Monthly Archives: November 2011

Congratulations Tiffany and Jason

 

It was my pleasure to work with Tiffany and Jason and their families for their recent wedding on November 12th. Tiffany opted for a fresh and permanent combination of white roses, fragrant stephanotis, navy blue silk roses and silvery seeded eucalyptus. Jason’s boutonniere was designed with three stephanotis blooms and eucalyptus. I wish the newlyweds the very best and look forward to seeing more of their wedding photos.

Centerpieces Galore

Earthy centerpieces for Harvest Ball, a local fundraising event sponsored by St. Joseph Mercy Hospital. I’m nesting gorgeous Blizzard roses, hypericum berry and privet berry inside a “bouquet” of curly willow. This is such a pretty, natural look that I think I’ll use it with evergreens for the holidays, too. A clear glass cube filled with river stones serves as the base for each bouquet.

   

This event will be held at Oak Pointe Country Club on Saturday, November 12, 2011 beginning at 6pm.

The proceeds from the 27th annual black-tie dinner dance will support the hospital’s Patriarch Fund. The intention of this fund is to help meet the urgent treatment-related needs of uninsured and underinsured patients who are ready to return home after receiving care at St. Joseph Mercy Livingston.

If you are interested in attending, call 734-712-2062.

Drop-In Artmaking Sessions

Use Monoprinting, Relief Printing, Stamping and Oil Pastel Resist to create your own

Gift Wrap and Cards

  

Join me on one of three upcoming Saturdays for a free drop-in studio session:

November 26, December 10, December 17 from 12-2pm

All ages welcome. Parents are required to stay with their children from start to finish and are more than welcome to take part in the creative process, too! 🙂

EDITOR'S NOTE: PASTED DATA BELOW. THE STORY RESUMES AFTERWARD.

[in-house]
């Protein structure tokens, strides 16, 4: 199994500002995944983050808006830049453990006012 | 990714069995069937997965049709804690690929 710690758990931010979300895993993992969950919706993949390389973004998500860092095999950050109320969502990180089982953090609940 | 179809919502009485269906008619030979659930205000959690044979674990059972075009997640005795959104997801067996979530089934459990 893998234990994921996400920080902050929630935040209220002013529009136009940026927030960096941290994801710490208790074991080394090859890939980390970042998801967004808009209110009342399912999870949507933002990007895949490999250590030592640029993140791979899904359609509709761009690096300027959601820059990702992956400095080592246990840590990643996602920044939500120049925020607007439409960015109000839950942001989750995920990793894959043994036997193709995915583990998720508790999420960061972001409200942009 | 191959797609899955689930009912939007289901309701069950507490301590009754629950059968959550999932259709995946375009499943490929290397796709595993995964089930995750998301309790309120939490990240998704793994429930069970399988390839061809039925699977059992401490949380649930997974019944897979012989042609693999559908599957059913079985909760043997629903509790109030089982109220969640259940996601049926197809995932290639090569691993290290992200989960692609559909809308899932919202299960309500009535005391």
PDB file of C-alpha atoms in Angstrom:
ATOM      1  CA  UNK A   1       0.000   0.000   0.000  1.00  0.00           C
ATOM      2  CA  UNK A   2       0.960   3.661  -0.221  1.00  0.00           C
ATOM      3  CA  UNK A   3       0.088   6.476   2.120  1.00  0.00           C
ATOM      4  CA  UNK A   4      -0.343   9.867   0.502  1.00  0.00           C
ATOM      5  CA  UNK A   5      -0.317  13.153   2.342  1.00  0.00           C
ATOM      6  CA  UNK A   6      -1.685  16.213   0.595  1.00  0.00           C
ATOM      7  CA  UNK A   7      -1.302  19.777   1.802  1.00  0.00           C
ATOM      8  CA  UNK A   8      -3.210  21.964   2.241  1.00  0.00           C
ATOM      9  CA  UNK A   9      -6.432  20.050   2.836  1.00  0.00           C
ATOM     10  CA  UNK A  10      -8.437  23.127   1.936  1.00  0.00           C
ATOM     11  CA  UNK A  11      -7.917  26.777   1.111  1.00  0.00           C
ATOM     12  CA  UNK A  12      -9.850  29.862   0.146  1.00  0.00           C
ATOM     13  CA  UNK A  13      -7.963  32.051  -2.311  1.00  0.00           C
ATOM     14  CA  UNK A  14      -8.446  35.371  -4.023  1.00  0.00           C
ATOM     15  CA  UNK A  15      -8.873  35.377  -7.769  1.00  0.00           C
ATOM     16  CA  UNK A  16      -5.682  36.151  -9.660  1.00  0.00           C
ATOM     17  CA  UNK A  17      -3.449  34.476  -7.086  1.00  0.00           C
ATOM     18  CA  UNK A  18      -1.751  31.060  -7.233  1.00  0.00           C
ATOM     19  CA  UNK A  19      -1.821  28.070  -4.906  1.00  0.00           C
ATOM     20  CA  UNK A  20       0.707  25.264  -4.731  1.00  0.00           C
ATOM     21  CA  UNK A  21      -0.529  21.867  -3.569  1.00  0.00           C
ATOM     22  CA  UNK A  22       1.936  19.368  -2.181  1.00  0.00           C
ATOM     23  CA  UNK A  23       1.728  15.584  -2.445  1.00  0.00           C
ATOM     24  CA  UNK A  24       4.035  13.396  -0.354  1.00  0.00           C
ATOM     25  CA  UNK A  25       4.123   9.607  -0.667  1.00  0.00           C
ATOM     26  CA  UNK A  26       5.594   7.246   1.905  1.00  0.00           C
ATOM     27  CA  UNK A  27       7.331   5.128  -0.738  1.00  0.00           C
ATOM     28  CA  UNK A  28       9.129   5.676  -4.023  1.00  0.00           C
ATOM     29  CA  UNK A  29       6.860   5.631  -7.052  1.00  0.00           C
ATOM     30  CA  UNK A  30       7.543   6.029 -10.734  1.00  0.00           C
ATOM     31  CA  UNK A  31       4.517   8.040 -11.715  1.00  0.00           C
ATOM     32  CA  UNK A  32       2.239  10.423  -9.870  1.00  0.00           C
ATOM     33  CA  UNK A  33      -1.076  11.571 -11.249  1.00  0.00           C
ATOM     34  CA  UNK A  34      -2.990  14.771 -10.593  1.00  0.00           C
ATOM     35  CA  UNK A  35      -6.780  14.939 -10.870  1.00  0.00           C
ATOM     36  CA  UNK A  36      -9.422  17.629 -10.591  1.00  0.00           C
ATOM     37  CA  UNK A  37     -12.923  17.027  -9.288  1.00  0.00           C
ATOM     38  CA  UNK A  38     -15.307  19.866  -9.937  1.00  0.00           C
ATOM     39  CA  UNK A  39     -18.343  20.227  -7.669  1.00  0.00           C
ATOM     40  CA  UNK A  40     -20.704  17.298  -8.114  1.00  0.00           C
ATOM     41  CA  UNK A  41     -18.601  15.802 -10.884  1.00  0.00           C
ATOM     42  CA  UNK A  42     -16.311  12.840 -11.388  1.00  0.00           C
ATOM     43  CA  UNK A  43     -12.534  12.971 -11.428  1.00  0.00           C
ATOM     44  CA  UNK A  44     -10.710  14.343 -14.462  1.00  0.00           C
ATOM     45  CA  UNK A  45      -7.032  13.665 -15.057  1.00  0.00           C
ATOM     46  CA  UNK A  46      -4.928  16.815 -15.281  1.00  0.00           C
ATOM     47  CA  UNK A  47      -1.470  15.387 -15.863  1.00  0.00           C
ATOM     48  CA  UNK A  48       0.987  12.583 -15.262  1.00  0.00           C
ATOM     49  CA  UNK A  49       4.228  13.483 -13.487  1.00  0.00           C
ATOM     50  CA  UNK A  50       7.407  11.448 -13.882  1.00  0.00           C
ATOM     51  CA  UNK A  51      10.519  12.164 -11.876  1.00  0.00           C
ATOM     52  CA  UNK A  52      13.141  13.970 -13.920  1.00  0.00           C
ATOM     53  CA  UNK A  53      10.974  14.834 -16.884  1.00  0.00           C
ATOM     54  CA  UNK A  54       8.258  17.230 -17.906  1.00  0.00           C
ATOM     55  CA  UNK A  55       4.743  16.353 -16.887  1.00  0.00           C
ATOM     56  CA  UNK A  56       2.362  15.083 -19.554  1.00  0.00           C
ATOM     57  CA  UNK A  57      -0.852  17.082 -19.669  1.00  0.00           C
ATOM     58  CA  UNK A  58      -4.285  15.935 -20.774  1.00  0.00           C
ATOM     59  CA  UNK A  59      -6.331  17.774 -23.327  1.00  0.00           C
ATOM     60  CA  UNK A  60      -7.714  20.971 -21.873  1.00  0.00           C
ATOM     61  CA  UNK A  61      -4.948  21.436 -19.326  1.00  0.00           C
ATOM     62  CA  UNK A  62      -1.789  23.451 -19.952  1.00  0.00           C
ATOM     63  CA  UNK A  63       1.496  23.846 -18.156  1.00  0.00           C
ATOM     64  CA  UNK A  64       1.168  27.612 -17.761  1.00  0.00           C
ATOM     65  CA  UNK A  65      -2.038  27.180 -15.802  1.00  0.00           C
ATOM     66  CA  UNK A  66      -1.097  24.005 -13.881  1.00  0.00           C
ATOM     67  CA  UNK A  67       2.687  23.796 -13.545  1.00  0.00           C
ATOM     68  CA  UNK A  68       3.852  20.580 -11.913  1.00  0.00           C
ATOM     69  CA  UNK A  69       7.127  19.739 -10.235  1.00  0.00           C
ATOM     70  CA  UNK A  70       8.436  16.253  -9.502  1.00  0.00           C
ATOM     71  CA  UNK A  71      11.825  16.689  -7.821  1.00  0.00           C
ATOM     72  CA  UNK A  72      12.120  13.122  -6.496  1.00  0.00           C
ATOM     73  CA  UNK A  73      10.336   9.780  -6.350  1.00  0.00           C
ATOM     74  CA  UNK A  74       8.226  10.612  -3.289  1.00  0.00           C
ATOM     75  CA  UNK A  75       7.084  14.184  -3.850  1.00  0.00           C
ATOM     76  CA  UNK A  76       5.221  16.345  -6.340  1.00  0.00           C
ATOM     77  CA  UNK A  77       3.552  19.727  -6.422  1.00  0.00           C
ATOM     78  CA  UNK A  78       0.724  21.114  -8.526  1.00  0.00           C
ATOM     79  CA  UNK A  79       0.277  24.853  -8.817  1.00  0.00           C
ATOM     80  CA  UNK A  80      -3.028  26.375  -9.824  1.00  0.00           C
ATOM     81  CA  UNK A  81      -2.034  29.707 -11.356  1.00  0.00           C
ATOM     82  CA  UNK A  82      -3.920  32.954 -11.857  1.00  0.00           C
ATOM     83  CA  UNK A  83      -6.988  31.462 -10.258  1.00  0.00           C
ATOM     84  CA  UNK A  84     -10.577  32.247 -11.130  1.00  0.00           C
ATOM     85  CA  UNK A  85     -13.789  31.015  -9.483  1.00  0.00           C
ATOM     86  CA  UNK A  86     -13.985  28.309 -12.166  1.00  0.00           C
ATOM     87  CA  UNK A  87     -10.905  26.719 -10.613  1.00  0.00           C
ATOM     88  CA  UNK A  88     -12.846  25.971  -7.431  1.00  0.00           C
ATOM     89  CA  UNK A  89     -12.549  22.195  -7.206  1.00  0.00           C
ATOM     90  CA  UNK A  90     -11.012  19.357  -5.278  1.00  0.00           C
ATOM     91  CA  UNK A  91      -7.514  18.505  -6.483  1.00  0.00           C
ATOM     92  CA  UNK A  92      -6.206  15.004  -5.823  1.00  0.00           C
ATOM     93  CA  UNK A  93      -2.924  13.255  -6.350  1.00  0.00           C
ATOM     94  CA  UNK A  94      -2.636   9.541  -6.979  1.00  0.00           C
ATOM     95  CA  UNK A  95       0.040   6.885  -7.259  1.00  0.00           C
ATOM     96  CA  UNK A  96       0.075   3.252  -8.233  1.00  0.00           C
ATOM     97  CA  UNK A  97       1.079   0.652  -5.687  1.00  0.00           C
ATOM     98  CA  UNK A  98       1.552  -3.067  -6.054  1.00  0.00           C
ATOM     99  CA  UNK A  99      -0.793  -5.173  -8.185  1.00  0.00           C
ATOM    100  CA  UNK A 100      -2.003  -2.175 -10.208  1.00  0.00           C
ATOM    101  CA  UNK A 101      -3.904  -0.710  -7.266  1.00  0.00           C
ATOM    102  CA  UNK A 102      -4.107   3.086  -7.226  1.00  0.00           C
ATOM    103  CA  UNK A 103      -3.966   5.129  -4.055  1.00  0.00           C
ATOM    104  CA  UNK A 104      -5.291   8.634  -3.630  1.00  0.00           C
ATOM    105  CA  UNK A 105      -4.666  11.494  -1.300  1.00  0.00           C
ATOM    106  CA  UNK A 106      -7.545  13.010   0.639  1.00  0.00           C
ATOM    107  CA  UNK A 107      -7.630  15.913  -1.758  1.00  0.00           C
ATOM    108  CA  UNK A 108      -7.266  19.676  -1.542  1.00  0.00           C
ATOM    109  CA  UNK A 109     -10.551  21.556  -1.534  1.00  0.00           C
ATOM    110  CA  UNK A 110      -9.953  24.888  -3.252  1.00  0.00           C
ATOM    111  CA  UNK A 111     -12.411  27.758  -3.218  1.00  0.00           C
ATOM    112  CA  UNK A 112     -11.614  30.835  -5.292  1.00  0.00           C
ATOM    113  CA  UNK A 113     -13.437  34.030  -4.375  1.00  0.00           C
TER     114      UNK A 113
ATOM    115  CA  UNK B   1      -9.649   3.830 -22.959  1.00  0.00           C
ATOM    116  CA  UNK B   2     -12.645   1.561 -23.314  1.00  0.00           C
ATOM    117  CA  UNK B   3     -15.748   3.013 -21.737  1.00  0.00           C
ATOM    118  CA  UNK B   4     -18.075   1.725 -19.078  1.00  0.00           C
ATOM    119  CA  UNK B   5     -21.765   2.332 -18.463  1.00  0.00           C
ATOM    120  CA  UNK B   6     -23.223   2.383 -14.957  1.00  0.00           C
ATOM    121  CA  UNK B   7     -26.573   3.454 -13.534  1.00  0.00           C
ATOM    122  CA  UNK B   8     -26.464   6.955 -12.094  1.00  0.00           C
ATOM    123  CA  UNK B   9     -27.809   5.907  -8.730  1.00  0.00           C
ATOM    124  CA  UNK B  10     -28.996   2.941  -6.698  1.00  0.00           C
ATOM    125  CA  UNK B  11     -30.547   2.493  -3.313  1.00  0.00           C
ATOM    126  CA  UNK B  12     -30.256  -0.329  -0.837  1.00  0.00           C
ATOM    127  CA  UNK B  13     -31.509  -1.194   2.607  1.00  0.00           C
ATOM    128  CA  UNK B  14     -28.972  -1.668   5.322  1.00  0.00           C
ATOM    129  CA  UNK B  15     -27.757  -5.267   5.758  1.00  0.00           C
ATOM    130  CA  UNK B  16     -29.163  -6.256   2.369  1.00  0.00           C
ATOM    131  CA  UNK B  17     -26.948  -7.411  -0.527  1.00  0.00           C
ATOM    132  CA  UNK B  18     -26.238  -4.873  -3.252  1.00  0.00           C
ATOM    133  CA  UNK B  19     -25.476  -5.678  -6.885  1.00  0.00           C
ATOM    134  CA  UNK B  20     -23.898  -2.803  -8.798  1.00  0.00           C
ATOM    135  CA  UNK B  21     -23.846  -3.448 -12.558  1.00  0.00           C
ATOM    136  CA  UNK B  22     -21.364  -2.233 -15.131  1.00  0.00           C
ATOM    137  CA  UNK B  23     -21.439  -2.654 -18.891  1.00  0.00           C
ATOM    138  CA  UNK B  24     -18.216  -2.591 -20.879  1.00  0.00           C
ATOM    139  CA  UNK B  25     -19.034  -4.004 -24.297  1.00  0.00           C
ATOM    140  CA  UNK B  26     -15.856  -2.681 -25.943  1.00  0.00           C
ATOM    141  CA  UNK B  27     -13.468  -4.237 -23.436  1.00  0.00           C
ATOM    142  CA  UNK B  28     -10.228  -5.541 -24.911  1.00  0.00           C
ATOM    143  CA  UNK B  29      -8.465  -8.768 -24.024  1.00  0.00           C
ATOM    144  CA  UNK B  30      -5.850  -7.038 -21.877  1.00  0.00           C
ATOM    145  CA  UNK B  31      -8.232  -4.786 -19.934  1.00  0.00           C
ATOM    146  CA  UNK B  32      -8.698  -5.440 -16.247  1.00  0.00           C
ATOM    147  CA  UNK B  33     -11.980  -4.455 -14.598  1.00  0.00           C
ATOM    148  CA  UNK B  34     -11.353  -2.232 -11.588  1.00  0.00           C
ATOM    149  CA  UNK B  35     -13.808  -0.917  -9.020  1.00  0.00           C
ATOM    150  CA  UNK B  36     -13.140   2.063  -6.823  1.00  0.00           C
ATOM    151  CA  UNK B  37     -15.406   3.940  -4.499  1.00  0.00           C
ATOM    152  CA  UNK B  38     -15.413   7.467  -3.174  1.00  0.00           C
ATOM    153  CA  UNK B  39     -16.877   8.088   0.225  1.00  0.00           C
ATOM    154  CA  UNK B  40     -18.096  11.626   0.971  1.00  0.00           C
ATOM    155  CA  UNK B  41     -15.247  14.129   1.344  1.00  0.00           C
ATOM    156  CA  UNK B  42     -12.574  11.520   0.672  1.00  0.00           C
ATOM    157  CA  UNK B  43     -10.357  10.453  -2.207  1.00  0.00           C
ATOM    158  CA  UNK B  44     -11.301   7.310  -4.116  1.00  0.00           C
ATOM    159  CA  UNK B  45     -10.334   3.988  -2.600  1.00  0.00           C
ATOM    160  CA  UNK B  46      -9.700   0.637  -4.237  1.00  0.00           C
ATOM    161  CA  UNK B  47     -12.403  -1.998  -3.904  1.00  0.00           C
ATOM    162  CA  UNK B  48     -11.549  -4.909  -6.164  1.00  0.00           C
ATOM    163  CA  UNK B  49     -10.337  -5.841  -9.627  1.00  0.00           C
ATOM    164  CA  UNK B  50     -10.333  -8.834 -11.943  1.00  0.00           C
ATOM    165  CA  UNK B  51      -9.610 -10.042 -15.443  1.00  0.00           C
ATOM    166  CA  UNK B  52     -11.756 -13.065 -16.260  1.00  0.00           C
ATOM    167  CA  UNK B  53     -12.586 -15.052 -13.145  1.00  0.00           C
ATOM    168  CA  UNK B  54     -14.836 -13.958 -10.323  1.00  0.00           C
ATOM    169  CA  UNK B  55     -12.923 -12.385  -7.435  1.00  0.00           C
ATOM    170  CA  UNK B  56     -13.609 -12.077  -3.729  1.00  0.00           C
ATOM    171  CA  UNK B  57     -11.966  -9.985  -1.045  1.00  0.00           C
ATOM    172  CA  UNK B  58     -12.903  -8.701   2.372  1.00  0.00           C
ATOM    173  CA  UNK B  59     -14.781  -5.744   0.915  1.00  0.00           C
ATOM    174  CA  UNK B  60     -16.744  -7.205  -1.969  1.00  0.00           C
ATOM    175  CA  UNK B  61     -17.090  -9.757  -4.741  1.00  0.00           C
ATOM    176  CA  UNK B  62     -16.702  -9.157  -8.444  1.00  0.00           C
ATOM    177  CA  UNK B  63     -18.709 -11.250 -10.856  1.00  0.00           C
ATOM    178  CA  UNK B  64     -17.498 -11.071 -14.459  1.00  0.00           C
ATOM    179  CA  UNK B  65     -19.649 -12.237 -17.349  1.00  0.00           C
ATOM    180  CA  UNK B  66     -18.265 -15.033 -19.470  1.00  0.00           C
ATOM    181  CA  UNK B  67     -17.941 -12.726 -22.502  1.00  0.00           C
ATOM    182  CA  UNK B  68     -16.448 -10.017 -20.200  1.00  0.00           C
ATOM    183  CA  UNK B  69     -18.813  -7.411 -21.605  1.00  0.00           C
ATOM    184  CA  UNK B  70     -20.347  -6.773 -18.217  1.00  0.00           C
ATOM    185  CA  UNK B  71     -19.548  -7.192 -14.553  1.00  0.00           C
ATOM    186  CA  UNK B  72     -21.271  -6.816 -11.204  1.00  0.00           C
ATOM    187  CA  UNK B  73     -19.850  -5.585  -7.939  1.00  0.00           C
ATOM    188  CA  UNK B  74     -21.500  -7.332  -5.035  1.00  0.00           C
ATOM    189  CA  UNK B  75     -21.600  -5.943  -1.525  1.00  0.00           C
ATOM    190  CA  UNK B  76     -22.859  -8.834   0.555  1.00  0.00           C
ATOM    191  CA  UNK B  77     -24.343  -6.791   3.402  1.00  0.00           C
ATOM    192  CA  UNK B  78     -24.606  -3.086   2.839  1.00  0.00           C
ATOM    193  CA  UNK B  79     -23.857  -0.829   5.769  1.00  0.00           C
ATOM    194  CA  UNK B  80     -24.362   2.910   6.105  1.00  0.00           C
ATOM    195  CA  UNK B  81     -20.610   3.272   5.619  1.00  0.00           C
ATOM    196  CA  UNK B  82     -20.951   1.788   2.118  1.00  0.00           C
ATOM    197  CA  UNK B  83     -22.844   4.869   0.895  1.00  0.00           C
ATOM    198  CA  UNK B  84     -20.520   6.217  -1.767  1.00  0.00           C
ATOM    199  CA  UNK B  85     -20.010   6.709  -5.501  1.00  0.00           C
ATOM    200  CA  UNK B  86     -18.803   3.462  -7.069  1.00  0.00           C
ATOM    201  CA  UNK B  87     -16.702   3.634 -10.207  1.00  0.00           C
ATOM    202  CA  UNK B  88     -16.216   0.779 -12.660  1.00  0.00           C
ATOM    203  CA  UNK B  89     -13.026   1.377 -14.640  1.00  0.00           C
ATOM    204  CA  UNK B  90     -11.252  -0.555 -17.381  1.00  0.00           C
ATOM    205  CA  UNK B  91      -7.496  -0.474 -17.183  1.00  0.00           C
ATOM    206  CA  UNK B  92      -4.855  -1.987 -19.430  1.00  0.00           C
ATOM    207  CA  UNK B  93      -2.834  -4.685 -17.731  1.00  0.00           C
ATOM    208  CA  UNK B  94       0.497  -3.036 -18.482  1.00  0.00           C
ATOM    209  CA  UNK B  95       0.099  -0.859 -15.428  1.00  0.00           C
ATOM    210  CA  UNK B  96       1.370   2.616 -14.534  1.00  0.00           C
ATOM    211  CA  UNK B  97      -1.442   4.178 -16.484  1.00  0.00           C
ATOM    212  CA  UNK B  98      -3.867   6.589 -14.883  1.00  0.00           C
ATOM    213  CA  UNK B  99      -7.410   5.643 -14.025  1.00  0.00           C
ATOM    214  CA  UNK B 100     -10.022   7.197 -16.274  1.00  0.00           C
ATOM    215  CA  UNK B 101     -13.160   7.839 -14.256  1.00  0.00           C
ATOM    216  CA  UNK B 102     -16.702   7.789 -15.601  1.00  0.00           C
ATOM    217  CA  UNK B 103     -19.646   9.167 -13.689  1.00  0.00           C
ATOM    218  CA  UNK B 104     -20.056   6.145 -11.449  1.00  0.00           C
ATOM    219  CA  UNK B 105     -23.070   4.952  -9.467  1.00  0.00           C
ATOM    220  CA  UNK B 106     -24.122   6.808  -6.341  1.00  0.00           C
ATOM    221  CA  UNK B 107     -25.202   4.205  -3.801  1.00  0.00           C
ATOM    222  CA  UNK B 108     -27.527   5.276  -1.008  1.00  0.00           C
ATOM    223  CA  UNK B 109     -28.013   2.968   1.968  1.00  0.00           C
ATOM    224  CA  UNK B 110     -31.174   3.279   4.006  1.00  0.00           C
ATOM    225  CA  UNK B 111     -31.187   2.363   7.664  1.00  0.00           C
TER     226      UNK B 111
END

“With Deepest Sympathy”

How many times have I written that phrase on an enclosure card for one of my floral clients over the past sixteen months since opening Art In Bloom?

Designing custom floral arrangements for funerals and memorials is an important facet of the floral business. My intention is always to make the process easy for clients who are experiencing grief and dealing with loss, allowing them to express themselves through the vehicle of flowers. I ask questions and listen closely as I take an order so that I might create something special, a unique design that will not only be representative of the person who has passed, but also signify the relationship that the sender of the flowers had with that person.

Suddenly and without warning, I have found myself in the situation of the person who is grieving. As I mourn the loss of a dear friend who passed away much too soon, I have a tremendous need to, “do something.” I want to commemorate this friend who was quick to smile, who always exuded positive energy and who seemed so appreciative of her life, her family and friends and her job. Khemporn Chantabul was such a quiet presence in downtown Brighton. For the past ten years she touched many lives while using her craft as a seamstress at Tailoring Unlimited on Main St. Khem’s skill and expertise extended far beyond the needle and thread. As a mutual customer so adeptly phrased it, “Khem always had a smile and a compliment that left me beaming as I left the store.” I miss her. I pull into the back parking lot that our cars shared six days a week and my heart sinks when the reality sets in, again, that she is really gone. What can I do to ease this sense of loss?

“With Deepest Sympathy.” When I think back to all the floral arrangements that I have designed to express sympathy for others, I am drawn to the one common thread. Flowers are a visual expression of love, sympathy and respect. This time, as I design flowers for my friend, I am acutely aware of the delicacy and scent of each bloom. I create to ease my own grief but I also do so as a way of lending support to Khem’s family and maybe, if only briefly, to share the burden of their grief.